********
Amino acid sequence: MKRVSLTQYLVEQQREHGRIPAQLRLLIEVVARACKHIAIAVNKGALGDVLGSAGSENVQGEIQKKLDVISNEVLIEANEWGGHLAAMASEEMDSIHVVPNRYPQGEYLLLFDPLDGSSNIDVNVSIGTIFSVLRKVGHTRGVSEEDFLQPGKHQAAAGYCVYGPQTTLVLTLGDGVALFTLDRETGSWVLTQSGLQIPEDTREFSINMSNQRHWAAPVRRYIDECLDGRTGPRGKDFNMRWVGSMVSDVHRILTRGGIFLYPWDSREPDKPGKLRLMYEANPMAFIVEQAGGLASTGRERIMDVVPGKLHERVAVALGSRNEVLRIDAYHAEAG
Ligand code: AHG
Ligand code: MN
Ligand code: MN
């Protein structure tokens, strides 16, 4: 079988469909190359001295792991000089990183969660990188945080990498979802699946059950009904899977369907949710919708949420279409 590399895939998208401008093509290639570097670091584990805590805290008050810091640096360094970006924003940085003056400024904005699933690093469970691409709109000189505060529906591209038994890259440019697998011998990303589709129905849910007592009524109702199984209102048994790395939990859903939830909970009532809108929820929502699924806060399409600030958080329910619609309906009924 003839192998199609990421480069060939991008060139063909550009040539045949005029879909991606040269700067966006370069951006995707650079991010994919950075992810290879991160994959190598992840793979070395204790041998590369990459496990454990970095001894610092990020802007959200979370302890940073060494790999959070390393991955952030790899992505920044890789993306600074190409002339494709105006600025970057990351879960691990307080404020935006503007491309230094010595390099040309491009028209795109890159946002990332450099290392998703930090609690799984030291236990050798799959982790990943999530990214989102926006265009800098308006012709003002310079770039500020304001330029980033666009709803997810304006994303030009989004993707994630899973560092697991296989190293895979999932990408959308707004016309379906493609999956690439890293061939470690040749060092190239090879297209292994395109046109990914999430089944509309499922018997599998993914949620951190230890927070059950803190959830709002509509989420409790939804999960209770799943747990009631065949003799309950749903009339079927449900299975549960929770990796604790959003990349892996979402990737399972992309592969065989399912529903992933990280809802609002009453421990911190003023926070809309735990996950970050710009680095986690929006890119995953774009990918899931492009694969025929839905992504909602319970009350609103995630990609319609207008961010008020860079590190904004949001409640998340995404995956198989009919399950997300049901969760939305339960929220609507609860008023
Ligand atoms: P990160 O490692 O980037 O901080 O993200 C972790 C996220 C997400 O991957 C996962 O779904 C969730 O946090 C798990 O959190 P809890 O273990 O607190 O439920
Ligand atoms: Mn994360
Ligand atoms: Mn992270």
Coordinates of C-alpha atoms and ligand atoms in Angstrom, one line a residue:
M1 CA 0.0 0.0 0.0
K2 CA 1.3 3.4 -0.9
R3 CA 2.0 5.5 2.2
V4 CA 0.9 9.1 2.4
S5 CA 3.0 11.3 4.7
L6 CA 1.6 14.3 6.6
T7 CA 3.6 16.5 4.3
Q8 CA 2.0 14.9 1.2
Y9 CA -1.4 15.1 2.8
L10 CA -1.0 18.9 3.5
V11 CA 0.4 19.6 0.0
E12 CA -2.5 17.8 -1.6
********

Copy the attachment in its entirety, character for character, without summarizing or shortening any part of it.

Amino acid sequence: MKRVSLTQYLVEQQREHGRIPAQLRLLIEVVARACKHIAIAVNKGALGDVLGSAGSENVQGEIQKKLDVISNEVLIEANEWGGHLAAMASEEMDSIHVVPNRYPQGEYLLLFDPLDGSSNIDVNVSIGTIFSVLRKVGHTRGVSEEDFLQPGKHQAAAGYCVYGPQTTLVLTLGDGVALFTLDRETGSWVLTQSGLQIPEDTREFSINMSNQRHWAAPVRRYIDECLDGRTGPRGKDFNMRWVGSMVSDVHRILTRGGIFLYPWDSREPDKPGKLRLMYEANPMAFIVEQAGGLASTGRERIMDVVPGKLHERVAVALGSRNEVLRIDAYHAEAG
Ligand code: AHG
Ligand code: MN
Ligand code: MN
């Protein structure tokens, strides 16, 4: 079988469909190359001295792991000089990183969660990188945080990498979802699946059950009904899977369907949710919708949420279409 590399895939998208401008093509290639570097670091584990805590805290008050810091640096360094970006924003940085003056400024904005699933690093469970691409709109000189505060529906591209038994890259440019697998011998990303589709129905849910007592009524109702199984209102048994790395939990859903939830909970009532809108929820929502699924806060399409600030958080329910619609309906009924 003839192998199609990421480069060939991008060139063909550009040539045949005029879909991606040269700067966006370069951006995707650079991010994919950075992810290879991160994959190598992840793979070395204790041998590369990459496990454990970095001894610092990020802007959200979370302890940073060494790999959070390393991955952030790899992505920044890789993306600074190409002339494709105006600025970057990351879960691990307080404020935006503007491309230094010595390099040309491009028209795109890159946002990332450099290392998703930090609690799984030291236990050798799959982790990943999530990214989102926006265009800098308006012709003002310079770039500020304001330029980033666009709803997810304006994303030009989004993707994630899973560092697991296989190293895979999932990408959308707004016309379906493609999956690439890293061939470690040749060092190239090879297209292994395109046109990914999430089944509309499922018997599998993914949620951190230890927070059950803190959830709002509509989420409790939804999960209770799943747990009631065949003799309950749903009339079927449900299975549960929770990796604790959003990349892996979402990737399972992309592969065989399912529903992933990280809802609002009453421990911190003023926070809309735990996950970050710009680095986690929006890119995953774009990918899931492009694969025929839905992504909602319970009350609103995630990609319609207008961010008020860079590190904004949001409640998340995404995956198989009919399950997300049901969760939305339960929220609507609860008023
Ligand atoms: P990160 O490692 O980037 O901080 O993200 C972790 C996220 C997400 O991957 C996962 O779904 C969730 O946090 C798990 O959190 P809890 O273990 O607190 O439920
Ligand atoms: Mn994360
Ligand atoms: Mn992270």
Coordinates of C-alpha atoms and ligand atoms in Angstrom, one line a residue:
M1 CA 0.0 0.0 0.0
K2 CA 1.3 3.4 -0.9
R3 CA 2.0 5.5 2.2
V4 CA 0.9 9.1 2.4
S5 CA 3.0 11.3 4.7
L6 CA 1.6 14.3 6.6
T7 CA 3.6 16.5 4.3
Q8 CA 2.0 14.9 1.2
Y9 CA -1.4 15.1 2.8
L10 CA -1.0 18.9 3.5
V11 CA 0.4 19.6 0.0
E12 CA -2.5 17.8 -1.6